I continue my series of Blogs relating some of the history of the Star Boating Club, Wellington established in 1866.
The Club is celebrating its 150th Anniversary, 2 – 4 September next, and invites members, former and current, their partners, families and friends of the Club to join in the fun. More details may be found here.
This Blog relates to Star’s very successful Youths Crews in the 1963 Season, in particular the wins of the Fours and Eights at the New Zealand Championships held that year at Karapiro.
My principal source of data is a rather aged clipping from The Dominion, forwarded some years back by Conway Ansell to Alastair Rogers, both of whom rowed in the Fours and Eights at the Championships. Apologies for the state of the photographs. I shall replace them, if I can, when I return to New Zealand in a fortnight’s time.
Extract from The Dominion March 4 1963
“Wellington supporters had their exciting moments in the first race of the day, Star’s unbeaten youths’ four reached the front quickly and built up a 25 yards lead. Timaru lodged a desperate challenge with 200 metres to go, but Star just held on to win by 1 ft.
Star rowed splendidly accompanied by wild hand shaking and yelling from the coach, Duncan Cameron, who was on the bank near the finishing line.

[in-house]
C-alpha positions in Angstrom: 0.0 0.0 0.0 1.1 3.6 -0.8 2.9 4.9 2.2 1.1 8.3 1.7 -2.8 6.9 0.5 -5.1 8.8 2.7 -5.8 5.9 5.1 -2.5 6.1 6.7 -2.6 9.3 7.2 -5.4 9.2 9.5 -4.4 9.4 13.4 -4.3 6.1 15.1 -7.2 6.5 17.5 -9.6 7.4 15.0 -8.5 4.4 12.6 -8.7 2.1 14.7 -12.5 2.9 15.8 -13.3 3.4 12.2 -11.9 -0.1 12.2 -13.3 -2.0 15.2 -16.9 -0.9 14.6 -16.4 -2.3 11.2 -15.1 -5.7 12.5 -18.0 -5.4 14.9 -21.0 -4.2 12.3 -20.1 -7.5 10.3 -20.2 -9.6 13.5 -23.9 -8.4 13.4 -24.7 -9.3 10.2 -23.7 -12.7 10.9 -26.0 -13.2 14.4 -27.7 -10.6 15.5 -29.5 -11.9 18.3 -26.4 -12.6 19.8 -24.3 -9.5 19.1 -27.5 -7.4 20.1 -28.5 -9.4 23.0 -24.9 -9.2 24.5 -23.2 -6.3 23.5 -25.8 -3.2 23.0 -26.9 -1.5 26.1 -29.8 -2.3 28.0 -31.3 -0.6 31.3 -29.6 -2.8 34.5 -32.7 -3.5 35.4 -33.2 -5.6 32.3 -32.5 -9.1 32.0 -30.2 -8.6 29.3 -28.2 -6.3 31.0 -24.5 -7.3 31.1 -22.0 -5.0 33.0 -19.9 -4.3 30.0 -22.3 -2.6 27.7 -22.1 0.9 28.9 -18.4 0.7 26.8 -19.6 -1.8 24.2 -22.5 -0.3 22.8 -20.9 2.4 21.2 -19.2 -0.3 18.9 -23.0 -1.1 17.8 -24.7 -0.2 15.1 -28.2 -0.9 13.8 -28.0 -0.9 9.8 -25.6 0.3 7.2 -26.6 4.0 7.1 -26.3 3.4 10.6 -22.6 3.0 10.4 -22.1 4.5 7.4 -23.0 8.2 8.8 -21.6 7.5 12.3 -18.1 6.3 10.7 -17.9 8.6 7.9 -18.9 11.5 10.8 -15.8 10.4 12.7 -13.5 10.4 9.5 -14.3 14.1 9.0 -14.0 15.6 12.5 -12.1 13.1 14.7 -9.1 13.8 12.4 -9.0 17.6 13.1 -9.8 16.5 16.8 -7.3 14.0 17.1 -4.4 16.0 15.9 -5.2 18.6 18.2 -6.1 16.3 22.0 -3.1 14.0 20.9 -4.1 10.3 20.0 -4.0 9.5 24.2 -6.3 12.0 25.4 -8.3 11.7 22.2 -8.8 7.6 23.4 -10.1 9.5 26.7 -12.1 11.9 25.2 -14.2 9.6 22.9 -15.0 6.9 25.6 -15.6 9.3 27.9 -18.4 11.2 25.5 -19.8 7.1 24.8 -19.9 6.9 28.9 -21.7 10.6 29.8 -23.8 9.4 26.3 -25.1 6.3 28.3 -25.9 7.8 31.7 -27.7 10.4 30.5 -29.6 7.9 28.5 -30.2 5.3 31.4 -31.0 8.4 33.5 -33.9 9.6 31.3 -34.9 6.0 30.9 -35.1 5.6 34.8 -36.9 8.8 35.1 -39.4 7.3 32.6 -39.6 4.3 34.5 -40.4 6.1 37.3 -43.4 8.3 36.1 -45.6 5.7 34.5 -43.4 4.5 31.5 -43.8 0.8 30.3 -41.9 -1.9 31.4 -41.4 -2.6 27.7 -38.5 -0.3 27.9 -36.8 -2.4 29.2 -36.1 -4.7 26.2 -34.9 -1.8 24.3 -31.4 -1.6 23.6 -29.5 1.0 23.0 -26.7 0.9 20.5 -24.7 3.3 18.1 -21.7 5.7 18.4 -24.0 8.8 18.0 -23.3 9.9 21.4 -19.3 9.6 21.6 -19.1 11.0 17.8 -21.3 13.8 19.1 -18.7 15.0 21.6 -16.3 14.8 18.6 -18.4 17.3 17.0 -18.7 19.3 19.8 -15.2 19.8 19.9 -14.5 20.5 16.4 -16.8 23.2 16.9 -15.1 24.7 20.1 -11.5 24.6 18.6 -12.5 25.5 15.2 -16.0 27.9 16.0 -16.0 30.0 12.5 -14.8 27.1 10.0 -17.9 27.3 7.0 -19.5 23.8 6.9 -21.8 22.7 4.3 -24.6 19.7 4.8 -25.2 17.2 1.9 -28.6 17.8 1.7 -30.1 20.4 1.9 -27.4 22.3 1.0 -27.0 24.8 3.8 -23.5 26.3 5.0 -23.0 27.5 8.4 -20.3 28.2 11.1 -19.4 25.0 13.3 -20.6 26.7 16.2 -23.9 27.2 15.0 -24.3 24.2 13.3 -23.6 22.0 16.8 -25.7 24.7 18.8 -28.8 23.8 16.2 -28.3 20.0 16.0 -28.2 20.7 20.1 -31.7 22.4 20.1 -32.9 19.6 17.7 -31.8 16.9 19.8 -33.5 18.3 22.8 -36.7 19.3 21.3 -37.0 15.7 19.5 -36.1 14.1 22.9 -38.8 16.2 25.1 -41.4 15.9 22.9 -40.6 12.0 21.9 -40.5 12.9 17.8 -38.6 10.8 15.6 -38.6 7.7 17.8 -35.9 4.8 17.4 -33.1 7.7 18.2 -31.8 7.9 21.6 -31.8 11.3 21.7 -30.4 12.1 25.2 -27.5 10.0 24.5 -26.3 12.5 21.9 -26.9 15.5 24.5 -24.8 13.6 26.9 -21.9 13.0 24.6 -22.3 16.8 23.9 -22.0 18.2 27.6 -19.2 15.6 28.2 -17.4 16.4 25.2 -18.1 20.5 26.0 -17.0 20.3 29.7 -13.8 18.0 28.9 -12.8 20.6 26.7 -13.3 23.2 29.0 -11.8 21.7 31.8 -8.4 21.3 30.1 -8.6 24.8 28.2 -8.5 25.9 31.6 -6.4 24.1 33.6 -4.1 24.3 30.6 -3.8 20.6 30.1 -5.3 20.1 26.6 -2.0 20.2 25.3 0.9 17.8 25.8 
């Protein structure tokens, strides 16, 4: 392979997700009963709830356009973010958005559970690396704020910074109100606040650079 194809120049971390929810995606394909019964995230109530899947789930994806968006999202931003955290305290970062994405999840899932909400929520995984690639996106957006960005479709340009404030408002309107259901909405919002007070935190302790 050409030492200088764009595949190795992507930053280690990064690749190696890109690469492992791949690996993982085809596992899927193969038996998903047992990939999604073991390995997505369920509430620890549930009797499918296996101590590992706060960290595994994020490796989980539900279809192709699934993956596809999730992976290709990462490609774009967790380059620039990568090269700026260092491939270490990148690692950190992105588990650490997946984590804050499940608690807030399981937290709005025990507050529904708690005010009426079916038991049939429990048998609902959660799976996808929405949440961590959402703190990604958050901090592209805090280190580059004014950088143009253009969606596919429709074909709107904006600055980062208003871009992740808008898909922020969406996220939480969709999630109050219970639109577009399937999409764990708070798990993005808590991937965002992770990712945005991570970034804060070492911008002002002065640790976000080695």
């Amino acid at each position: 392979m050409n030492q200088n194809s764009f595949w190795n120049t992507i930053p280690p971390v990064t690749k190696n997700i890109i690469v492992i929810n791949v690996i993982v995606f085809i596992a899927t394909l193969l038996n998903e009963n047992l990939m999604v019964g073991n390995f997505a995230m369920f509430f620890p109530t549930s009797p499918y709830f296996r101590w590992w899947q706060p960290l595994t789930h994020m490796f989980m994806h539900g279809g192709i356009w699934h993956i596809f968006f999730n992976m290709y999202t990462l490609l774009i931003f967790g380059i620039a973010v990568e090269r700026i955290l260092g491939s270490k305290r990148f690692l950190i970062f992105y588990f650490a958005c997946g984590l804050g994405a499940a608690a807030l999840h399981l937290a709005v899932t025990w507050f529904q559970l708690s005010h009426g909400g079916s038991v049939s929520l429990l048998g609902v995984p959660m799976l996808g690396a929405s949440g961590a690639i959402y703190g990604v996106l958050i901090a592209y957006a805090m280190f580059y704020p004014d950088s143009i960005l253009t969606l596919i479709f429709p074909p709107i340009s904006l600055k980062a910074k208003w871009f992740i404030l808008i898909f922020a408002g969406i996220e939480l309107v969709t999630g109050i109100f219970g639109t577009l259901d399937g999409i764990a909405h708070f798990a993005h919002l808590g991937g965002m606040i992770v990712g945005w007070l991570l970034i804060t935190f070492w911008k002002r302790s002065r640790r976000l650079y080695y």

These four boys were also in the youths’ eight which took an early lead stroking at 38 and carried on until hotly challenged with 200 metres to go by Ngaruawahia and Union Wanganui.
However Star raced away and with 100 yards to go , drawing away to win by 30 yards. This time coach, Duncan Cameron endeared himself to the crowd with an equal effort of sustained jubilation.”
Results per Press Association:
Youths’ Fours: Star (R. Prince , A. Rogers, C. Ansell, W. Taylor, 1; Timaru 2; Waikato and Whakatane 3 equal. 1 foot, 2 lengths. Time 7m 3s.
Youth’s Eights: Star (W. Bishop, D. Coombe, R. Prince, A. Rogers, C. Ansell, W. Taylor, G. Guthrie, D. McGuire) 1; Ngaruawahia 2; Union (Wanganui 3. 1 1/2 lengths. Time 7m 3.3s.”
The photograph below illustrates the challenge faced at Karapiro in the times of unmarked lanes. I have a fairly intimate knowledge of the Lake, both before and after, having lived just a 15 minute bike ride up the road in my adolescent years. It is obvious to me that Star in the inside lane has lost touch with the field by having followed the shoreline too closely. The shoreline does not run parallel with the course and has a little bay that attracts crews away from the shortest line to the finish. In 1962 Chas Smith and I in the Junior Coxless Pairs proved this to our disadvantage and finished third. Who cares though even if you do take the longest line. Winning is the thing.
Comment: Duncan Cameron has lost none of his passion for Rowing. Today at 78 years of age he rows Masters out of the Rotorua Club. Duncan’s record with Star in his hey-day reads as follows in Frank Scott’s Blue Book: